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16.2 Changeable C++

The C++ standard encompasses the language and the interface to the standard library, including the Standard Template Library (see section Standard Template Library). The language has evolved somewhat since the ARM was published; mostly driven by the experience of early C++ users.

In this section, the newer features of C++ will be briefly explained. Alternatives to these features, where available, will be presented when compiler support is lacking. The alternatives may be used if you need to make your code work with older C++ compilers or to avoid these features until the compilers you are concerned with are mature. If you are releasing a free software package to the wider community, you may need to specify a minimum level of standards conformance for the end-user’s C++ compiler, or use the unappealing alternative of using lowest-common denominator C++ features.

In covering these, we’ll address the following language features:


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16.2.1 Built-in bool type

C++ introduced a built-in boolean data type called bool. The presence of this new type makes it unnecessary to use an int with the values 0 and 1 and improves type safety. The two possible values of a bool are true and false–these are reserved words. The compiler knows how to coerce a bool into an int and vice-versa.

If your compiler does not have the bool type and false and true keywords, an alternative is to produce such a type using a typedef of an enumeration representing the two possible values:

 
enum boolvals { false, true };
typedef enum boolvals bool;

What makes this simple alternative attractive is that it prevents having to adjust the prolific amount of code that might use bool objects once your compiler supports the built-in type.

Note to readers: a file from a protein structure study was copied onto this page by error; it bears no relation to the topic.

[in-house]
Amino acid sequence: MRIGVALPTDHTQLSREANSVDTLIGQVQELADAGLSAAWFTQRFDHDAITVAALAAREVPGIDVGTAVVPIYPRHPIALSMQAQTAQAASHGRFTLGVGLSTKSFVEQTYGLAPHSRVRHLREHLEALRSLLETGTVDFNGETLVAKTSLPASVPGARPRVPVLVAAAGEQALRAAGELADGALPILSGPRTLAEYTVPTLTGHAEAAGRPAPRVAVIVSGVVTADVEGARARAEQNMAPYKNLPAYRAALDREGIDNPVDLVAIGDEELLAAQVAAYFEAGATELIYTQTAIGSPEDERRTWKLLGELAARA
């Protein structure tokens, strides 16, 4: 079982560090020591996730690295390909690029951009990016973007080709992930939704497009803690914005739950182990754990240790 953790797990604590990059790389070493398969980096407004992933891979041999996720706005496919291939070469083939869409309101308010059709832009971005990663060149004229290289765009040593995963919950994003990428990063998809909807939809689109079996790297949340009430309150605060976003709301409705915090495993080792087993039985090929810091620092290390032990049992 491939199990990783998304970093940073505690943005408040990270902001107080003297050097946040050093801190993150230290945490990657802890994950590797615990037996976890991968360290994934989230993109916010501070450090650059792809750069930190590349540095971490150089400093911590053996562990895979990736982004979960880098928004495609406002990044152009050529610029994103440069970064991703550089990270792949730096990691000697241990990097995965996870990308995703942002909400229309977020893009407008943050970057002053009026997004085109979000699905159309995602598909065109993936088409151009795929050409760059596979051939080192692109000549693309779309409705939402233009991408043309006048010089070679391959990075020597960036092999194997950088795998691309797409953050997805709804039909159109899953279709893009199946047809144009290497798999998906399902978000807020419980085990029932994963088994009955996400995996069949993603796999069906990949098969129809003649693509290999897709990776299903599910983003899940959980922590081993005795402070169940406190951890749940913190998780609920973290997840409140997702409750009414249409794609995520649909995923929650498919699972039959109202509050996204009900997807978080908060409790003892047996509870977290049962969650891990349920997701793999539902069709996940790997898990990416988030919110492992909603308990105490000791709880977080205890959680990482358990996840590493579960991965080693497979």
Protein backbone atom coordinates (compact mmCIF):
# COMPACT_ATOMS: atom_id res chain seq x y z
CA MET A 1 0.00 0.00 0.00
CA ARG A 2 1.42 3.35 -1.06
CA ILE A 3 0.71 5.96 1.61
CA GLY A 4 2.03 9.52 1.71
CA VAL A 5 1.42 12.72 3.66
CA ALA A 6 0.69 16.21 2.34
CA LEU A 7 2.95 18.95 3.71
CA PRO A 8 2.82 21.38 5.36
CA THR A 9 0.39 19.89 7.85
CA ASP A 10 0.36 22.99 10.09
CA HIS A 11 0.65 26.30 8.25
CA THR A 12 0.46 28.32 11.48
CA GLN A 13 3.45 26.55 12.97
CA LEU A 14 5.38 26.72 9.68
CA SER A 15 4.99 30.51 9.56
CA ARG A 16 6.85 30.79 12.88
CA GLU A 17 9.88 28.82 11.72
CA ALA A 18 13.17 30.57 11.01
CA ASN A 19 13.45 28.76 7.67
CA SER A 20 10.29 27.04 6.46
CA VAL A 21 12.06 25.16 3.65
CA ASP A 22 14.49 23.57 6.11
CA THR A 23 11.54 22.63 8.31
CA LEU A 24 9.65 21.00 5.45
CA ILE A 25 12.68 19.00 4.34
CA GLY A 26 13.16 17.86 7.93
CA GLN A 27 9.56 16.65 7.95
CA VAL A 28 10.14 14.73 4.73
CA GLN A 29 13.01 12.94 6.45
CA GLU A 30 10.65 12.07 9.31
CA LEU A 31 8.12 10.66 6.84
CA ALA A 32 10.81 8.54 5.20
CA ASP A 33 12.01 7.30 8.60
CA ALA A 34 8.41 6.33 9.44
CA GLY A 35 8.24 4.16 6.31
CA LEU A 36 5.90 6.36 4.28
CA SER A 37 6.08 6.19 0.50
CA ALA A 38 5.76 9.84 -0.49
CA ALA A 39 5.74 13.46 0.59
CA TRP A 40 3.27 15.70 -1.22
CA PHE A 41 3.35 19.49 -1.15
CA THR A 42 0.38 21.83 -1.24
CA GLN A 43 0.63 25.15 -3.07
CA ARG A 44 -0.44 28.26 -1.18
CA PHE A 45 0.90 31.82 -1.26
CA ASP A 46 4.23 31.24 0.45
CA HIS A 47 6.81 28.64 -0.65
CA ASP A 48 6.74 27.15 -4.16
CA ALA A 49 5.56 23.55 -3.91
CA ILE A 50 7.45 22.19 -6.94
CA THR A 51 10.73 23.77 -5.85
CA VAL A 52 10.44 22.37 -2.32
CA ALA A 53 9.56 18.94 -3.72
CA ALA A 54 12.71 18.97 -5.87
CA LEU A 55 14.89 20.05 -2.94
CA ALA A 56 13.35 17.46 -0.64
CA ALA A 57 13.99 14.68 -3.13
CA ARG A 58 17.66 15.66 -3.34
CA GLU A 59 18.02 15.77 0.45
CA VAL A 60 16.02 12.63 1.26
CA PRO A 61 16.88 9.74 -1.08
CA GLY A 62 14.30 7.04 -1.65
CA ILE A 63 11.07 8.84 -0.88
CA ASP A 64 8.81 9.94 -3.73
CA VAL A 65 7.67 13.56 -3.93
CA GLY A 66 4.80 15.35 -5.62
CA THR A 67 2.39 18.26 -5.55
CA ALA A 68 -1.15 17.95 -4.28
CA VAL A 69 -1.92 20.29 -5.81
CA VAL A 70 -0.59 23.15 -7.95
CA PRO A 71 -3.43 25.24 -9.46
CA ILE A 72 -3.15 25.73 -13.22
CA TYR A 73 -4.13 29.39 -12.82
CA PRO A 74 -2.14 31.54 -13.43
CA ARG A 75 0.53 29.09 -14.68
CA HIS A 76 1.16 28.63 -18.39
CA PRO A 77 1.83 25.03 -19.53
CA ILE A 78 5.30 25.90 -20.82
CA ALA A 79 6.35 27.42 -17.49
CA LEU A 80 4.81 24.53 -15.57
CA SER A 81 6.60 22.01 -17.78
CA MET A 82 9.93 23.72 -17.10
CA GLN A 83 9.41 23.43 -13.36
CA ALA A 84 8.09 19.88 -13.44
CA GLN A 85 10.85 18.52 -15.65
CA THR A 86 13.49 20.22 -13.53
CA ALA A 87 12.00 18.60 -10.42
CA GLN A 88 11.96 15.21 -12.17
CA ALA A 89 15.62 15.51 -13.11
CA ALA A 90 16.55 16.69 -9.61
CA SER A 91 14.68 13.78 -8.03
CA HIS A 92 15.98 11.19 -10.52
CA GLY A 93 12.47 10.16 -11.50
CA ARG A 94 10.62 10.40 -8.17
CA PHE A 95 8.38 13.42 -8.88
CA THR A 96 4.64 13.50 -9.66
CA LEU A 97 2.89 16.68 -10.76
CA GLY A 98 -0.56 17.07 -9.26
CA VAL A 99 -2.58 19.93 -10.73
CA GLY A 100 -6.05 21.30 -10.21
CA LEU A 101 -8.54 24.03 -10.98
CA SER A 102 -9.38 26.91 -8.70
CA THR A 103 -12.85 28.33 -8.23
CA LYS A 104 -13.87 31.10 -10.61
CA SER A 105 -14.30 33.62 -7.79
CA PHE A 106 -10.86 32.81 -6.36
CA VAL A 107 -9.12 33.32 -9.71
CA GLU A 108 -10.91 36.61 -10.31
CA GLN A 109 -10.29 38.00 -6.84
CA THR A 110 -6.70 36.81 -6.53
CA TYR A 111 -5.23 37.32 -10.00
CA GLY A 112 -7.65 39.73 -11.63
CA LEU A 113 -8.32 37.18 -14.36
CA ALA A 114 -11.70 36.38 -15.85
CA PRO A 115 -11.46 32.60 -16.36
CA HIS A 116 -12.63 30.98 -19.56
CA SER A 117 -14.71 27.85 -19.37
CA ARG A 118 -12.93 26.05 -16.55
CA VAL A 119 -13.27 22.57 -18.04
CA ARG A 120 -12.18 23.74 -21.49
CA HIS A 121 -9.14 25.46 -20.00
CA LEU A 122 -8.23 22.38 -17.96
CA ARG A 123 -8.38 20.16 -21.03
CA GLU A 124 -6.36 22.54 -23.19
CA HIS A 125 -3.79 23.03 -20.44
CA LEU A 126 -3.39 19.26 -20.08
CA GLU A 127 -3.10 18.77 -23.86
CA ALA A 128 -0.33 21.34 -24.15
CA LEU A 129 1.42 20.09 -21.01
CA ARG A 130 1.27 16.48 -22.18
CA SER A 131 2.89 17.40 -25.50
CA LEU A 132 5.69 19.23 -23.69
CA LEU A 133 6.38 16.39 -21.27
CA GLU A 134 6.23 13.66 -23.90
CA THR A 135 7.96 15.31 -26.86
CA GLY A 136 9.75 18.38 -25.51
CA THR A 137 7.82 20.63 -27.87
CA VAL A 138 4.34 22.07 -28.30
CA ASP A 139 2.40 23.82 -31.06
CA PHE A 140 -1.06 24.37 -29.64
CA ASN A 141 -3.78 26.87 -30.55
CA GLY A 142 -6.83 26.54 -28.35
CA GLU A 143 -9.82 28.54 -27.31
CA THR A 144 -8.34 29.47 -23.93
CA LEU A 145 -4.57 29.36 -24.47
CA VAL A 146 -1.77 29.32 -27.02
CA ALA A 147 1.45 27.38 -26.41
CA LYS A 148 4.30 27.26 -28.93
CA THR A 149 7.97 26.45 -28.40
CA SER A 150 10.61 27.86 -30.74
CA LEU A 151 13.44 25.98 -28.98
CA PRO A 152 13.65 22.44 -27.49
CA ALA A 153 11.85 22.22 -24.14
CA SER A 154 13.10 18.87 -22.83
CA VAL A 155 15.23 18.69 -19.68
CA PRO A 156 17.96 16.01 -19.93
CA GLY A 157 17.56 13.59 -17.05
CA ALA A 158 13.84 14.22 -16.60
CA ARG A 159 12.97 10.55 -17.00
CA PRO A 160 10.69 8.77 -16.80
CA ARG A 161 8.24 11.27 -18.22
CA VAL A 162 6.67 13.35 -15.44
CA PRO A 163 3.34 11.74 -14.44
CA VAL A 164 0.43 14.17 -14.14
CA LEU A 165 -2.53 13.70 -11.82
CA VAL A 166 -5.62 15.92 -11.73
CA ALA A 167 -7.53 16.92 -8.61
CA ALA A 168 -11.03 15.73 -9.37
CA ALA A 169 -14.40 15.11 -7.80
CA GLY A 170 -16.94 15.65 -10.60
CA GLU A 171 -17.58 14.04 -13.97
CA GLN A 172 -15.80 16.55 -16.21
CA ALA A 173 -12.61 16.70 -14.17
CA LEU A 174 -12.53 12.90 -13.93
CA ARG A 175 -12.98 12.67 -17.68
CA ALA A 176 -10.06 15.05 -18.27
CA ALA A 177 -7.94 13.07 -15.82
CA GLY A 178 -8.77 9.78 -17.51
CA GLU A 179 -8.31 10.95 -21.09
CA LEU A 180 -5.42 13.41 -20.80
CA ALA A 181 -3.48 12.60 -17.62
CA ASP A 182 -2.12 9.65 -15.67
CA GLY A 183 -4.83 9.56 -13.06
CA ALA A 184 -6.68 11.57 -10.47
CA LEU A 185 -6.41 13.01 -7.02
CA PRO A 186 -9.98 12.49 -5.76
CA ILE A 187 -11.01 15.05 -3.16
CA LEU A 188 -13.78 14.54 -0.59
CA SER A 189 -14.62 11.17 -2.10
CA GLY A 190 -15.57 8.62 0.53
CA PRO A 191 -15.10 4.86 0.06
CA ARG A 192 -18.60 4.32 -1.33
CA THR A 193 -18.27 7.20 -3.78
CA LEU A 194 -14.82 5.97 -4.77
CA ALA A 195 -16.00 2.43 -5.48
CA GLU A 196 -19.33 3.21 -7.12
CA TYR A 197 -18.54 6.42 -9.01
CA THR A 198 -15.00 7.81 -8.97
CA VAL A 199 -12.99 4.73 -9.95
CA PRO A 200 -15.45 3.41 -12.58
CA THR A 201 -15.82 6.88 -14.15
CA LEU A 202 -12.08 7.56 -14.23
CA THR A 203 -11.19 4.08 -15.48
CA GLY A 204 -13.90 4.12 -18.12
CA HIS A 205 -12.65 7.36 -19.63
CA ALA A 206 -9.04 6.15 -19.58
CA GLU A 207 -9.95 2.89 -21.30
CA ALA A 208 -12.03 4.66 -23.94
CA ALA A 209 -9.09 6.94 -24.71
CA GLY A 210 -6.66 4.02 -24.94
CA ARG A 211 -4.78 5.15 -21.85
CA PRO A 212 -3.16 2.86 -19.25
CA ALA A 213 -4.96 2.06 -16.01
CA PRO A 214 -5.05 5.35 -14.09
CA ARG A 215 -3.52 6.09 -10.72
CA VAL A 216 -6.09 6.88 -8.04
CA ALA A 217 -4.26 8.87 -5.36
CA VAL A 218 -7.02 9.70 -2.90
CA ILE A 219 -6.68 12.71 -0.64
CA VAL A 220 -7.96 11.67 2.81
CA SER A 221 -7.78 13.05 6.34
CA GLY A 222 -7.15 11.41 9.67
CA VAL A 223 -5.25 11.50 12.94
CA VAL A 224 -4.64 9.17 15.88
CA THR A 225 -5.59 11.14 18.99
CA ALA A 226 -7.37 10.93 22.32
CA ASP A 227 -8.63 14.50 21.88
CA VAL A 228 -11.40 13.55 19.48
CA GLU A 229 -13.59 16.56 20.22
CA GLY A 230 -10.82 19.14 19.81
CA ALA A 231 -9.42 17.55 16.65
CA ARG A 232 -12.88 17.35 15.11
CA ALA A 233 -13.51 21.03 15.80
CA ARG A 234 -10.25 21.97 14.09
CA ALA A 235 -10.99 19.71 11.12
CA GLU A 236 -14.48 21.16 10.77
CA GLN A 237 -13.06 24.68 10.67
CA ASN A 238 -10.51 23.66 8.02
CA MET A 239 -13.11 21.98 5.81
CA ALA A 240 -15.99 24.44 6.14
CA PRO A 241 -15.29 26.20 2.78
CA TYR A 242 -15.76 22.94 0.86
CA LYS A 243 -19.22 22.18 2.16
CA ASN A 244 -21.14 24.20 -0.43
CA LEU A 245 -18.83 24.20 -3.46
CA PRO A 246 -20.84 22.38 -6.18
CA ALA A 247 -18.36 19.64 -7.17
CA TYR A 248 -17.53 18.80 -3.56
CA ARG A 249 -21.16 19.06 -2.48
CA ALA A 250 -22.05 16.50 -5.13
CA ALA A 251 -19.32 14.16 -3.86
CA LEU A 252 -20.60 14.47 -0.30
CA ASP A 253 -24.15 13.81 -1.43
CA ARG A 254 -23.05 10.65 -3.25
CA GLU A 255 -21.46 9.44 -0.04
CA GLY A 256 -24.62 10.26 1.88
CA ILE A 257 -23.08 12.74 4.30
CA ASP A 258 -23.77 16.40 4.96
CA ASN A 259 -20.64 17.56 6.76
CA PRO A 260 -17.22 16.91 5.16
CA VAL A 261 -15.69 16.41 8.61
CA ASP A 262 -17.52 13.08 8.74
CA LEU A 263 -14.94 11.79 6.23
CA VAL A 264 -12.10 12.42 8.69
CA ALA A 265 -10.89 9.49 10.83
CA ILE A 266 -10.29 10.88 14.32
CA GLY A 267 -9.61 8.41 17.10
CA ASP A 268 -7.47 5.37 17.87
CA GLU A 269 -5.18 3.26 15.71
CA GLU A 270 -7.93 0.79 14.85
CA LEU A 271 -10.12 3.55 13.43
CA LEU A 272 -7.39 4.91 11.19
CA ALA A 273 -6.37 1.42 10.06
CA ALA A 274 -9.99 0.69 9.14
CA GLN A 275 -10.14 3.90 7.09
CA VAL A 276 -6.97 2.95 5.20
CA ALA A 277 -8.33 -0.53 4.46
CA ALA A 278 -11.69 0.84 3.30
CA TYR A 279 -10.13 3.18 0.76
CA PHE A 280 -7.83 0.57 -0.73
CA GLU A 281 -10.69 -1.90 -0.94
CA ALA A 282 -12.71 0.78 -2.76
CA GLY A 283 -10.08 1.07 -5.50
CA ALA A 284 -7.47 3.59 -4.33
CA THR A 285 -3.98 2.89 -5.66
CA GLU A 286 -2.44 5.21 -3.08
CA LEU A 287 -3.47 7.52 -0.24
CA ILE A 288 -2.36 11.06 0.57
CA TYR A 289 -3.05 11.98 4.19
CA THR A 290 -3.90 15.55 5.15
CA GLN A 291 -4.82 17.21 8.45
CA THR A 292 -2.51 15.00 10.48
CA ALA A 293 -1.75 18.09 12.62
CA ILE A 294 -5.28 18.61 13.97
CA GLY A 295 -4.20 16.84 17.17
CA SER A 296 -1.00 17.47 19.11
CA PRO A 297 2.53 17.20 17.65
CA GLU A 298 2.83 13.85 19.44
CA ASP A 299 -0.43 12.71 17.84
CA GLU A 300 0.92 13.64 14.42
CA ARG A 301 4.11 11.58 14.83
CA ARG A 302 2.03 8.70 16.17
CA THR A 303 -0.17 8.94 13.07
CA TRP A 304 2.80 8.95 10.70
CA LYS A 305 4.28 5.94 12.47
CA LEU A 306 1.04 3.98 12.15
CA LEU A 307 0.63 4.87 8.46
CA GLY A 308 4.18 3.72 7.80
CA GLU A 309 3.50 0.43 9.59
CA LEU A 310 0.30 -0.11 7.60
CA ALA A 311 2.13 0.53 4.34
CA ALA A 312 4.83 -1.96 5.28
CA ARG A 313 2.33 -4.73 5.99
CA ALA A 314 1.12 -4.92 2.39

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16.2.2 Exceptions

Exception handling is a language feature present in other modern programming languages. Ada and Java both have exception handling mechanisms. In essence, exception handling is a means of propagating a classified error by unwinding the procedure call stack until the error is caught by a higher procedure in the procedure call chain. A procedure indicates its willingness to handle a kind of error by catching it:

 
void foo ();

void
func ()
{
  try {
    foo ();
  }
  catch (...) {
    cerr << "foo failed!" << endl;
  }
}

Conversely, a procedure can throw an exception when something goes wrong:

 
typedef int io_error;

void
init ()
{
  int fd;
  fd = open ("/etc/passwd", O_RDONLY);
  if (fd < 0) {
    throw io_error(errno);
  }
}

C++ compilers tend to implement exception handling in full, or not at all. If any C++ compiler you may be concerned with does not implement exception handling, you may wish to take the lowest common denominator approach and eliminate such code from your project.


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16.2.3 Casts

C++ introduced a collection of named casting operators to replace the conventional C-style cast of the form (type) expr. The new casting operators are static_cast, reinterpret_cast, dynamic_cast and const_cast. They are reserved words.